The district has implemented many but not all of the minority-achievement group's recommendations and some are still in progress, according to an update from Wheeler.

The board last discussed the equity plan in January, when members urged Castellon to create a more refined document driven by data and strategic goals.

The board will hear his report at its Tuesday meeting, which starts at 6:30 p.m. at the district office, 25 Churchill Ave. Read the full agenda here.


Follow the Palo Alto Weekly/Palo Alto Online on Twitter @PaloAltoWeekly and Facebook for breaking news, local events, photos, videos and more.

Editor's note: This story was updated to correct inaccurate information in a district report on individualized education plan (IEP) rates.

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27 people like this
Posted by m2grs
a resident of Midtown
on Dec 18, 2017 at 9:51 am

I'm curious how PAUSD knows which student is from low-income family? I don't recall parents have to submit their tax filing to PAUSD in order to enroll their children. Is it just by associating race with income level? Or home ownership with income level?

The reason I'm asking is that I know people of other races (white and asian) who rent in Palo Alto. Their kids excel in schools. But I suspect they are low-income too based on the apartments they rent.

I also happens to know some Hispanic contractors who probably have substantial unreported cash income, yet may be considered "low-income" families.

23 people like this
Posted by john_alderman
a resident of Crescent Park
on Dec 18, 2017 at 10:27 am

john_alderman is a registered user.

So when this fails, what's next?

41 people like this
Posted by Carlos
a resident of Barron Park
on Dec 18, 2017 at 10:44 am

Here we go again. This must be an 'easy' initiative to try to tackle or gain some brownie points because every new administrator addresses it when he/she first comes to the district.

Unfortunately the focus is always on 'race', perpetuating a wrong approach which guarantees that these initiatives will be a waste of time and resources, and not accomplish much at the end. Mark my words.

We in this country tend to use 'race' buckets to categorize pretty much everything, but we fail to see that family/cultural circumstances are the key factors affecting school performance. Some of these items are far beyond the reach of what our school district can influence. Remember that 'equal opportunities' do not mean 'equal results'. Would rather spend our limited resources on areas we can influence.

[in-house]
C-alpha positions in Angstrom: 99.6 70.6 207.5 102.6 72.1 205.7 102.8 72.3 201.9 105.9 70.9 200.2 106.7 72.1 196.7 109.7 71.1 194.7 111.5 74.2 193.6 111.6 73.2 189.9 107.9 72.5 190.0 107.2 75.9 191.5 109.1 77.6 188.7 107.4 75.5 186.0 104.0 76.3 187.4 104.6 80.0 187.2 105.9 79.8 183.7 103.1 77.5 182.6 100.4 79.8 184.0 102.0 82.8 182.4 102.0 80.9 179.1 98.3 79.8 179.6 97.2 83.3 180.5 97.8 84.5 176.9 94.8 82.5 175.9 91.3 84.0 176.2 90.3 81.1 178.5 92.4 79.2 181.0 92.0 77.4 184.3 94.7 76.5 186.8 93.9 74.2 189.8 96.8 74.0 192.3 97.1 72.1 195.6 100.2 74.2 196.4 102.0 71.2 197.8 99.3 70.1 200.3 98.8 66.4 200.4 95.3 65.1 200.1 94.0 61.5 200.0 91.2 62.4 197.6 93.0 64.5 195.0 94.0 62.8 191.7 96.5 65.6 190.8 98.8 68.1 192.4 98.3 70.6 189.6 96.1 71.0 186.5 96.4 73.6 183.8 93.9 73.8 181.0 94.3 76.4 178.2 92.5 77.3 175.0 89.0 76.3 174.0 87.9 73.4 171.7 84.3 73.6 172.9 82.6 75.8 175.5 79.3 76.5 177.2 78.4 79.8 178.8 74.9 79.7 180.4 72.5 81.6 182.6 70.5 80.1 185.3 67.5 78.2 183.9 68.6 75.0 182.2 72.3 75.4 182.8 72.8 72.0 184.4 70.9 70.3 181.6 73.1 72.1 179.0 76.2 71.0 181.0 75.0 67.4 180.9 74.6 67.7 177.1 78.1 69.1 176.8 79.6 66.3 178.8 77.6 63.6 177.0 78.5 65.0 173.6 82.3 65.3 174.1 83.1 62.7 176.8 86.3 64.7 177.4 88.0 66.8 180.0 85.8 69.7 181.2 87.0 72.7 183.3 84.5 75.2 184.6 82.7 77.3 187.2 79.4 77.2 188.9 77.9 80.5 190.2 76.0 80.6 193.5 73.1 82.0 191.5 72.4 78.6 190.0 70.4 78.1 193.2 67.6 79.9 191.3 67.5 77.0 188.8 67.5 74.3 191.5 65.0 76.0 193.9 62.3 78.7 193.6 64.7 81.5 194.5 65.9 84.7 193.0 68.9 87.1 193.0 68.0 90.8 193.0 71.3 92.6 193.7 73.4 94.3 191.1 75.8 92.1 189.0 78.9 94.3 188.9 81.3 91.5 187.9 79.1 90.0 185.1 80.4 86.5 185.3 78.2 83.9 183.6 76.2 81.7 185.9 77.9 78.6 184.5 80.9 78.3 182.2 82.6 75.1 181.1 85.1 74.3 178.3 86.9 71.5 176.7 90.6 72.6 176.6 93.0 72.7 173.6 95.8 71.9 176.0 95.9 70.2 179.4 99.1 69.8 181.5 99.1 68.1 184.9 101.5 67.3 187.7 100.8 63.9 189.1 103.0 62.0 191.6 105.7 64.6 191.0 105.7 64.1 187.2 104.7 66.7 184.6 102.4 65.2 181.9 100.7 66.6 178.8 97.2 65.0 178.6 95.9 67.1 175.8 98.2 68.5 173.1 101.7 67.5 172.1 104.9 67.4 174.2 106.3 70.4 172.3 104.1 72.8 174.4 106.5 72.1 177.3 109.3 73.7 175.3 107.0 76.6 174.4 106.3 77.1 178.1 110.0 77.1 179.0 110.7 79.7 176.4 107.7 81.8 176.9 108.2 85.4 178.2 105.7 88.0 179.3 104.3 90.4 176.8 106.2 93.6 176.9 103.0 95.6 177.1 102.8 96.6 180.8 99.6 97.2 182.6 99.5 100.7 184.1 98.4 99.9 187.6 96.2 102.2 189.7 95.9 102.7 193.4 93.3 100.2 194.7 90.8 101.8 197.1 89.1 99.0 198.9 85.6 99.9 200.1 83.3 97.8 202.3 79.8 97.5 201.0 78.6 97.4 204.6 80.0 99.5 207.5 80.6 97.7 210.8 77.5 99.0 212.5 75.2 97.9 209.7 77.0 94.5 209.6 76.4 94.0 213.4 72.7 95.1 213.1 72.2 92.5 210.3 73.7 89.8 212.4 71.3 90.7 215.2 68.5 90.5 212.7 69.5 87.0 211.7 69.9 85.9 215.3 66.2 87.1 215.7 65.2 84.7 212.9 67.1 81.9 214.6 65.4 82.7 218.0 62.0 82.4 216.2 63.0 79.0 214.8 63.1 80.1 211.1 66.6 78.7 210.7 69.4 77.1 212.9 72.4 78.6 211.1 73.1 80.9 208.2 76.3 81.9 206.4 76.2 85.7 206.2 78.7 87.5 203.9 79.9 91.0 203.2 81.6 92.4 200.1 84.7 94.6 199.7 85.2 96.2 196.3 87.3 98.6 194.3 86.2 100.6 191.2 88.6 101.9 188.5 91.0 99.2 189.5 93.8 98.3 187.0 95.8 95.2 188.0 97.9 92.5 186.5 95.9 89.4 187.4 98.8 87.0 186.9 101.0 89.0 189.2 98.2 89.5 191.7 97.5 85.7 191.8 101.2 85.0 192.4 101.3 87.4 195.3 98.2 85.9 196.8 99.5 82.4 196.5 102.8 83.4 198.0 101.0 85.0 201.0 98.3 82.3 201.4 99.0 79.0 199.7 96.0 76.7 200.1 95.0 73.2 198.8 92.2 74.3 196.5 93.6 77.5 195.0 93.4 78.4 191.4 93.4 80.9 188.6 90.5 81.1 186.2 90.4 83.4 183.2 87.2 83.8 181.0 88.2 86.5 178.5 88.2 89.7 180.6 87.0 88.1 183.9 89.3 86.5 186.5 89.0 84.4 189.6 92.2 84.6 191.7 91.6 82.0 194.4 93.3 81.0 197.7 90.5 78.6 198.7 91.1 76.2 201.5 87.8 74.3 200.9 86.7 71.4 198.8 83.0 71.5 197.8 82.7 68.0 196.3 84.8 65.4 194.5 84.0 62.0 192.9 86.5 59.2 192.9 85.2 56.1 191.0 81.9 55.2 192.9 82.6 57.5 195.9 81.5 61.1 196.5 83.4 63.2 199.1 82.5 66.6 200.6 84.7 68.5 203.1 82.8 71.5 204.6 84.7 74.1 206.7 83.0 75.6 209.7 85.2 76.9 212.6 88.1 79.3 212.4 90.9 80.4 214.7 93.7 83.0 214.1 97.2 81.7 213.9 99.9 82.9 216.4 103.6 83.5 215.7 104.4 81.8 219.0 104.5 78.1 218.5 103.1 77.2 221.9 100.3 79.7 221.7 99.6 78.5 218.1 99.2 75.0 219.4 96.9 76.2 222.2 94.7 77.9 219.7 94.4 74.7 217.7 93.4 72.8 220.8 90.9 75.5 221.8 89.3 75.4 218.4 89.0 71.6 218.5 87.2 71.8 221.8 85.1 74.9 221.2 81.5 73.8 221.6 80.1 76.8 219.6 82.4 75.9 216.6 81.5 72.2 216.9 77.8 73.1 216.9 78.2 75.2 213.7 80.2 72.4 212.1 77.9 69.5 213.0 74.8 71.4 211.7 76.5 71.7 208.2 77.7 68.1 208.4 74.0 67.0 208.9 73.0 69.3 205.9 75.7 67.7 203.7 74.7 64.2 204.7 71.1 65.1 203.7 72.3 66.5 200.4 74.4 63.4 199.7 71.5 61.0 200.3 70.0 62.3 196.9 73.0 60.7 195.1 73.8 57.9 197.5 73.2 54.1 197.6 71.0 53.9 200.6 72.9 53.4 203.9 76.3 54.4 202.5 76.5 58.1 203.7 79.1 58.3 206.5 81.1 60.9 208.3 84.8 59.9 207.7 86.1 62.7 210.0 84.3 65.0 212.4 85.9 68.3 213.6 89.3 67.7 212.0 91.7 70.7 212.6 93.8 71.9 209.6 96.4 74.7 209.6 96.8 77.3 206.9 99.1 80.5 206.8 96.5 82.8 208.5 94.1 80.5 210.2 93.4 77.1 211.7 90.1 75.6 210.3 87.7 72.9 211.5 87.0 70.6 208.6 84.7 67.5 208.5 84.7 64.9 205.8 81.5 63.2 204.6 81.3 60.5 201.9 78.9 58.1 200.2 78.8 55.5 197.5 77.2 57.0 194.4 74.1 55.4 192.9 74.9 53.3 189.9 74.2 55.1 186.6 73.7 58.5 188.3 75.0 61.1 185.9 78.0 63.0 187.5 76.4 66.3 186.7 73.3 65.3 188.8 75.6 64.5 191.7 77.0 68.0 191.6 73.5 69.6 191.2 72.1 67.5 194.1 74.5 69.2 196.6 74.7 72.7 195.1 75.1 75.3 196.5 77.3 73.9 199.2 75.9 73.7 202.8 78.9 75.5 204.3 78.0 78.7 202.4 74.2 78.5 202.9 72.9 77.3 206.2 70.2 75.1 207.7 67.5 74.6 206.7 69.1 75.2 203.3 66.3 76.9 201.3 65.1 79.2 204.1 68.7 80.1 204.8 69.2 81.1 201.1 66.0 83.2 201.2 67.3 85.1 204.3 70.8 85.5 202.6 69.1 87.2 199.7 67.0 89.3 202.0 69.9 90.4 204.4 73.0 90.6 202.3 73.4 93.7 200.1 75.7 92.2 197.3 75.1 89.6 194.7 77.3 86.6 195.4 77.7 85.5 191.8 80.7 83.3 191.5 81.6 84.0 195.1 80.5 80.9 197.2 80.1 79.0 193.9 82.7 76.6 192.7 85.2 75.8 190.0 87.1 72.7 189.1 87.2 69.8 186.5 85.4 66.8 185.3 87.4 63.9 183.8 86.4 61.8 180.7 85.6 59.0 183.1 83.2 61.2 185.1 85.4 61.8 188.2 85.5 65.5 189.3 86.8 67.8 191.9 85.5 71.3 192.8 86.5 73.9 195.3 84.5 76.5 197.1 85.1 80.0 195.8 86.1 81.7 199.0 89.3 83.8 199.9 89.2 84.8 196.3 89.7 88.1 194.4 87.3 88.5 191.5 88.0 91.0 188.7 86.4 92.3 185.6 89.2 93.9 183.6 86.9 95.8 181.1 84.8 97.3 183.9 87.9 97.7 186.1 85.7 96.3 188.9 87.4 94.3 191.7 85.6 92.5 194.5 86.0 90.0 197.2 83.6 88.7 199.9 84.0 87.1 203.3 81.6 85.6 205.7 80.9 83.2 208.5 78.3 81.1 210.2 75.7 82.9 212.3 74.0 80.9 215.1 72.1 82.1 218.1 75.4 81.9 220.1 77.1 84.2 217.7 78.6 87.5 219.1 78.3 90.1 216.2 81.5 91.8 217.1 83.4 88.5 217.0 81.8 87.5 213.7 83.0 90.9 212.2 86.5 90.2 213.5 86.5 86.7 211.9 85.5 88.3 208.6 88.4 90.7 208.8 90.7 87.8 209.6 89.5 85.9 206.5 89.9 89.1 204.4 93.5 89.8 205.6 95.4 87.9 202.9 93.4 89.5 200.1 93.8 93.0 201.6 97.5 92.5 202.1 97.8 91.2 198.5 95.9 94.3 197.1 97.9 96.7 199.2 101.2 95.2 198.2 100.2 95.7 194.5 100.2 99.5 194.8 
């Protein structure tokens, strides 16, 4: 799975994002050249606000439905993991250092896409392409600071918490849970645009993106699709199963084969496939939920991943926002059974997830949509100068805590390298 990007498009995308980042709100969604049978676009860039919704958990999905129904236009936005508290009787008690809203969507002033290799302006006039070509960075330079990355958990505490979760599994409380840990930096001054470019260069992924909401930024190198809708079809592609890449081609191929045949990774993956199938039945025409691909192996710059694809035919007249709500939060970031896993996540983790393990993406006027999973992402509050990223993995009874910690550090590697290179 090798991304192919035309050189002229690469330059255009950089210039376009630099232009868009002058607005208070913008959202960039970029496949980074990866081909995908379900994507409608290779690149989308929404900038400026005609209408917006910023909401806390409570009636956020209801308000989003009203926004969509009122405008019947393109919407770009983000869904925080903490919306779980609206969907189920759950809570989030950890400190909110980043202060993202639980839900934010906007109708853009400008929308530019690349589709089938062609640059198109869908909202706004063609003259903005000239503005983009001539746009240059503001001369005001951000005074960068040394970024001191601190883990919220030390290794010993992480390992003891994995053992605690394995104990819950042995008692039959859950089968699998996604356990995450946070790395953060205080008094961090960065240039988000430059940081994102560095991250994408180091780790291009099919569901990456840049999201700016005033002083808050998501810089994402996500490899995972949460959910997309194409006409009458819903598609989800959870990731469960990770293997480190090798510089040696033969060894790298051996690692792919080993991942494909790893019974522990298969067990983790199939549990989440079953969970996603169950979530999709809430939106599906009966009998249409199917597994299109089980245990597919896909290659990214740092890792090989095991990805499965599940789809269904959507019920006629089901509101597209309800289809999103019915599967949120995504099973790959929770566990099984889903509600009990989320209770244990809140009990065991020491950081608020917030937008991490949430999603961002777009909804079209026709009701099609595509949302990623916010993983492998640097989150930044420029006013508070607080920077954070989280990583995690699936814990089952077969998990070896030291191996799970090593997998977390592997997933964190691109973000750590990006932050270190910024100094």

I'm not an expert in the subject of achievement gaps, but as an immigrant of color who has lived/studied in other multi-racial societies, I think these initiatives will never succeed until we stop making it a race discussion.

7 people like this
Posted by Paly parent
a resident of Duveneck/St. Francis
on Dec 18, 2017 at 11:12 am

School districts use signups for the federal free lunch program to figure out who is low-income.

Whether this effort amounts to anything is really about teachers, not Keith Wheeler. In the past there has been occasional lip service paid to closing the achievement gap but not much progress. McGee shone a light on the problem but he was "all hat, no cattle" on this as he was on other things. Will Hendricks push for real implementation? Can she as the interim superintendent?

22 people like this
Posted by m2grs
a resident of Midtown
on Dec 18, 2017 at 11:32 am

Just to provide another data point:

Web Link

In Britain Black African students perform almost at the same level as White British students. In particular poor Black African students, those who qualify free school meals, perform far better academically than poor White students.

Even the worst group, Black Caribbean students, is not that far away from the average, unlike the reported huge achievement gap we saw in Palo Alto.

So I'd suggest whoever is leading the effort to bridge achievement gaps should take a look at what has been done in Britain, or elsewhere, instead of cooking up variations of the same recipe that have failed miserably.

50 people like this
Posted by Old Timer
a resident of Professorville